M.W. Wood (1976) argues that chamberlainianum and victoria-regina were the two species Micholitz collected for Sander. Sander in 1893 then used the name victoria-mariae to refer to the same species he had named victoria-regina the year before. Therfore, he considers victoria-mariae to be a synonym of victoria-regina. I disagree that Sander's description of victoria-regina fits the taxon everyone now calls victoria-mariae. Wood didn't provide details on why he thought victoria-mariae was a synonym.

    Cribb (1998) argues that the short description by Sander of chamberlainianum in the February 14, 1892 ad should be considered 'inadequate for valid description'. He also argues that Sander was lying when he said that the plants of victoria-regina had died en route and what he was really doing was covering up the fact that there was only one species. He then accepts victoria-regina and victoria-mariae as the names for the two species. He says that Micholitz's letters to Sander support this, but doesn't provide any examples or note the specific dates of the letters he is referring to. Cribb's arguments are unconvincing.

    Braem & Chiron (2003) argue that there's no reason to exclude the name chamberlainianum based on an inadequate description. It wasn't extensive, but it certainly qualified as valid for the time. They argue that the name victoria-regina, though, falls into the same category as glanduliferum, a taxon that is without sufficient information to be used. The taxon victoria-mariae is used for the plant shown by Sander to the RHS in 1893.

    Of all the arguments, I agree with Robert that Braem's is the most reasonable and convincing. However, I haven't yet seen copies of Micholitz's letters to Sander, which may provide a better perspective on what was really going on.

    --Stephen
     
  12. Oct 27, 2006 #12
    Stephen,

    Good Information! :clap: :clap: :clap: After I read that I have to agree with Guido's argument that the proper name of this taxon is Paph. chamberlainianum. Yes it would be interesting to read Micholitz's letters to Sander. I wonder if they still exist, and where they would be?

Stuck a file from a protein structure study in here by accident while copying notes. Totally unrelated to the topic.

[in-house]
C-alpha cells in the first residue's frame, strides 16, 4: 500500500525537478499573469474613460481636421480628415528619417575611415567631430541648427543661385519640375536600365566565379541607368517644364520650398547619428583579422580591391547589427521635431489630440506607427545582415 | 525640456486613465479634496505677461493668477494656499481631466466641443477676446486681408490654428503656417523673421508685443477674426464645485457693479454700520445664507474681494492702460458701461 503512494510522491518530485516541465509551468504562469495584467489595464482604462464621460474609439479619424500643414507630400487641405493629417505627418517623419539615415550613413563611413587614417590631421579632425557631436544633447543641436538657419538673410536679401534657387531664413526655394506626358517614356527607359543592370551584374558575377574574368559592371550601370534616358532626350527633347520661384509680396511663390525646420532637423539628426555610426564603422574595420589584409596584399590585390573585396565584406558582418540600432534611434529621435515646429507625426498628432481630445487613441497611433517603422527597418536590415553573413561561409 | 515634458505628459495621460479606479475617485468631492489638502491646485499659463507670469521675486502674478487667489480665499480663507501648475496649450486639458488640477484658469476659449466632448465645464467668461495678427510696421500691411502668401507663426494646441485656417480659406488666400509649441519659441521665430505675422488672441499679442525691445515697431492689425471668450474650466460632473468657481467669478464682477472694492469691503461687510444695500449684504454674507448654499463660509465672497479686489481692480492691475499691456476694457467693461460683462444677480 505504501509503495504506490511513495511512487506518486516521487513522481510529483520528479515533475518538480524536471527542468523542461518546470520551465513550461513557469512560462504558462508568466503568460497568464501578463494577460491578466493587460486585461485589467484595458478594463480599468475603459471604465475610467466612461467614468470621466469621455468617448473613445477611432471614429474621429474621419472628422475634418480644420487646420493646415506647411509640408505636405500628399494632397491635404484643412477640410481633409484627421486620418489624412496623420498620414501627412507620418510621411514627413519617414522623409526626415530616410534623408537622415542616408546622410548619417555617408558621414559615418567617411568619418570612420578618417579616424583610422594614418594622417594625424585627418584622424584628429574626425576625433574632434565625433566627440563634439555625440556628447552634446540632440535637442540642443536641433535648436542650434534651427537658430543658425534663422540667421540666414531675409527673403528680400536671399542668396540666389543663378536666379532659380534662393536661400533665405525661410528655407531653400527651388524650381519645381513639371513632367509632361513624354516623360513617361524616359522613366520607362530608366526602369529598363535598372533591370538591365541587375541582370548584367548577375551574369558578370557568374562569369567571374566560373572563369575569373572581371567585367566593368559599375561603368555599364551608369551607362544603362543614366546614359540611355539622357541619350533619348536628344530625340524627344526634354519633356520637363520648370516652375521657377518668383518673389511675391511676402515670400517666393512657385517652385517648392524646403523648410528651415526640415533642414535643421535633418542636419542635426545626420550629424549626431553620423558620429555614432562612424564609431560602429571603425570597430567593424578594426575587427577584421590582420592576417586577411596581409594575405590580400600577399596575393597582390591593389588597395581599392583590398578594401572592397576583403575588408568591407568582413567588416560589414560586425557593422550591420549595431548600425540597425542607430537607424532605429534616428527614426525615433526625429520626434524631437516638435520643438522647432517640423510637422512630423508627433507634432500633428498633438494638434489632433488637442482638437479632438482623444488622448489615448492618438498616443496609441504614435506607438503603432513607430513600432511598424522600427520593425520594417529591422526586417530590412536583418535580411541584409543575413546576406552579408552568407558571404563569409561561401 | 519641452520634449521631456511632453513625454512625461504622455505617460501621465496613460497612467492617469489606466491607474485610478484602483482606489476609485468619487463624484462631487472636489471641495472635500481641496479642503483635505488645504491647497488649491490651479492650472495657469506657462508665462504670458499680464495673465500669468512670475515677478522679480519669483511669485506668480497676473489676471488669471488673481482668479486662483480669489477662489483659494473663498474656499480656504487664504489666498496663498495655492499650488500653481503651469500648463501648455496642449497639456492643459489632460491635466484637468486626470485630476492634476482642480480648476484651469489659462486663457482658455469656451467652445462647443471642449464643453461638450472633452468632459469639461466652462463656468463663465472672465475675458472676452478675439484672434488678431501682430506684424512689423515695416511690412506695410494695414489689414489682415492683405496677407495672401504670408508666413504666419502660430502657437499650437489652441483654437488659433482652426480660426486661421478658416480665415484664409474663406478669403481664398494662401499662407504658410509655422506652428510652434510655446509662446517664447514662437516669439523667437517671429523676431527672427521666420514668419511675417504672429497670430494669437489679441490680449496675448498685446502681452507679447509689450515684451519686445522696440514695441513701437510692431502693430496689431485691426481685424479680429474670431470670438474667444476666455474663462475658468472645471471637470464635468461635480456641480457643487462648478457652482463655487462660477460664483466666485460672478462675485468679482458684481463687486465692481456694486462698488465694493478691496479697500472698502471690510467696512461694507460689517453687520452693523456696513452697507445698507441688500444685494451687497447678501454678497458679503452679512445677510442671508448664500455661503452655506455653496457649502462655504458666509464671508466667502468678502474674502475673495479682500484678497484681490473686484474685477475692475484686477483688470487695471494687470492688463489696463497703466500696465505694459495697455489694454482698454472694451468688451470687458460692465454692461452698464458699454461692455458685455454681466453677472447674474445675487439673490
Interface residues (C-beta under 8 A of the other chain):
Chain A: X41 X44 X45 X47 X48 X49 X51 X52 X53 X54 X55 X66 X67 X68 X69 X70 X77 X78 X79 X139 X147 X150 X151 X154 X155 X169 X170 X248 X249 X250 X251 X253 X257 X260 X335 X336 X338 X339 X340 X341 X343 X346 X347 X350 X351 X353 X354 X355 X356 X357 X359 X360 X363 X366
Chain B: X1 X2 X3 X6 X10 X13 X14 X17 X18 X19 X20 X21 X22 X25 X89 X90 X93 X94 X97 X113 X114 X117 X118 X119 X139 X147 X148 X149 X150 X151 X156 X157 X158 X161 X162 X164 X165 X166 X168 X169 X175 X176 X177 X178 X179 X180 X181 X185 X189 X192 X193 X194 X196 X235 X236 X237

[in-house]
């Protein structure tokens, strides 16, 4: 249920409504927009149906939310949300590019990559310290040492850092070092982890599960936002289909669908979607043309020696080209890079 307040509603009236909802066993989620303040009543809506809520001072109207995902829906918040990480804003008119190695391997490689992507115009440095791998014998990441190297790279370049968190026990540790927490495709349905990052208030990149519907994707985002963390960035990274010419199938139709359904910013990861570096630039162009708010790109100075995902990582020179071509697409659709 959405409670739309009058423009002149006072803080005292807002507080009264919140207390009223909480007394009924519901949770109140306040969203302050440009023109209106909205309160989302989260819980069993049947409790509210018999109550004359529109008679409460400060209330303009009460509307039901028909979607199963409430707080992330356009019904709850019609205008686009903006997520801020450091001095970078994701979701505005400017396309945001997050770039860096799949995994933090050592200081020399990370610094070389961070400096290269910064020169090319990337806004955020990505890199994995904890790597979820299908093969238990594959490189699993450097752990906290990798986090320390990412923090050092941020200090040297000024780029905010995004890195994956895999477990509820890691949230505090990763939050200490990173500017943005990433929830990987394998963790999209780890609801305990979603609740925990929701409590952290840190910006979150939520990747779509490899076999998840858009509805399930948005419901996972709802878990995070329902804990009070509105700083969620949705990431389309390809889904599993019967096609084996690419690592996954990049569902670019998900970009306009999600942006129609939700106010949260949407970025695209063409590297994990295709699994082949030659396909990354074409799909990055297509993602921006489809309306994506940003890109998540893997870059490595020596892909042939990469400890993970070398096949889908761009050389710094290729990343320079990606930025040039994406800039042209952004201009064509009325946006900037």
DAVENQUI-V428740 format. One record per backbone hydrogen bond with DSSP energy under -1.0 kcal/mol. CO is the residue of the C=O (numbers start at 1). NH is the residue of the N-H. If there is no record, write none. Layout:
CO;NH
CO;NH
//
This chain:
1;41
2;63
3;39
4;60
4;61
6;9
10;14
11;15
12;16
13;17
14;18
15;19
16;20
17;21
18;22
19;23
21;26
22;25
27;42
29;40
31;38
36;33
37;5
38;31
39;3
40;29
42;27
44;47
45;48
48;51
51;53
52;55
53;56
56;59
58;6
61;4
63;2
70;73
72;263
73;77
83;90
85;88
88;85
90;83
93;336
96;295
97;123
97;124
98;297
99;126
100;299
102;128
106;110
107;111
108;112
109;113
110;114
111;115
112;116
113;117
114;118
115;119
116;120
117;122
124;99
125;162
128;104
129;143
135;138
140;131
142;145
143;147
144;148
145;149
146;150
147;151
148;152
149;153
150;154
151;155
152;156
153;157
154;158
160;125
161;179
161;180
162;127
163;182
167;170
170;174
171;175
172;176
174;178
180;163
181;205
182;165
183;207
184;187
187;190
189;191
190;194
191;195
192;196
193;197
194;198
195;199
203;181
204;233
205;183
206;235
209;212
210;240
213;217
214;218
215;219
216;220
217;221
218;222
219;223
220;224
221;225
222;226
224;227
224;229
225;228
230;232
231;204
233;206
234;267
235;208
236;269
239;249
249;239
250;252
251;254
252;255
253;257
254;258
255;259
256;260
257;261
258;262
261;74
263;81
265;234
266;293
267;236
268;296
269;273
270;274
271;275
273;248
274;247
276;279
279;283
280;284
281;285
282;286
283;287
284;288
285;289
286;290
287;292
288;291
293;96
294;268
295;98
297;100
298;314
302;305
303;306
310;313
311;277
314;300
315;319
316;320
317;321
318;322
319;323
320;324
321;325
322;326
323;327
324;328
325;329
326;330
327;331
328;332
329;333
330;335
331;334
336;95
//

Robert
     
  13. Oct 28, 2006 #13

    silence882

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    Robert,

    Luckily at least some of the Micholitz-Sander correspondence still exists and is in the archives at Kew. I'm thinking of ordering copies since going to London isn't really an option for me at the moment. (but is on my must-visit-eventually list)

    --Stephen
     
  14. Oct 30, 2006 #14

    labskaus

    labskaus

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    I'd really love to see the original ads and also the correspondence between Micholitz and Sander.

    Cribb, in his book, mentions that Micholitz wrote to Sander only about one species. When Braem implies two species from the correspondence (I only own his 1988 book that has no details), are we talking about different letters here or a bad handwriting? If Micholitz announced one species to Sander and Sander advertised two, one of Sanders two names would be a classical nomen nudum, wouldn't it?
    Cribb also cites the description of chamberlainianum in his book, and that really is quite sketchy, and suspicous because vic-regina was described in detail in the same ad.
    The argument Cribb has with the extensive description of chamberlainianum one week later is, that it appears to be copy-paste from that of vic-reginae one week earlier. Again, before making up my mind I'd like to read the originals first.

    The Bacteriological Code has rules for treatment of ambiguous, doubtful or confusing names; they may be placed on a list of rejected names and shouldn't be used. Are there similar rules in the Botanical Code, and wouldn't you agree that a proposal to reject one of the two names, chamberlainianum or victoria-regina, would be helpful to solve this matter? Of course, that wouldn't stop these names from turning up in trade all the time.

    Cheers, Carsten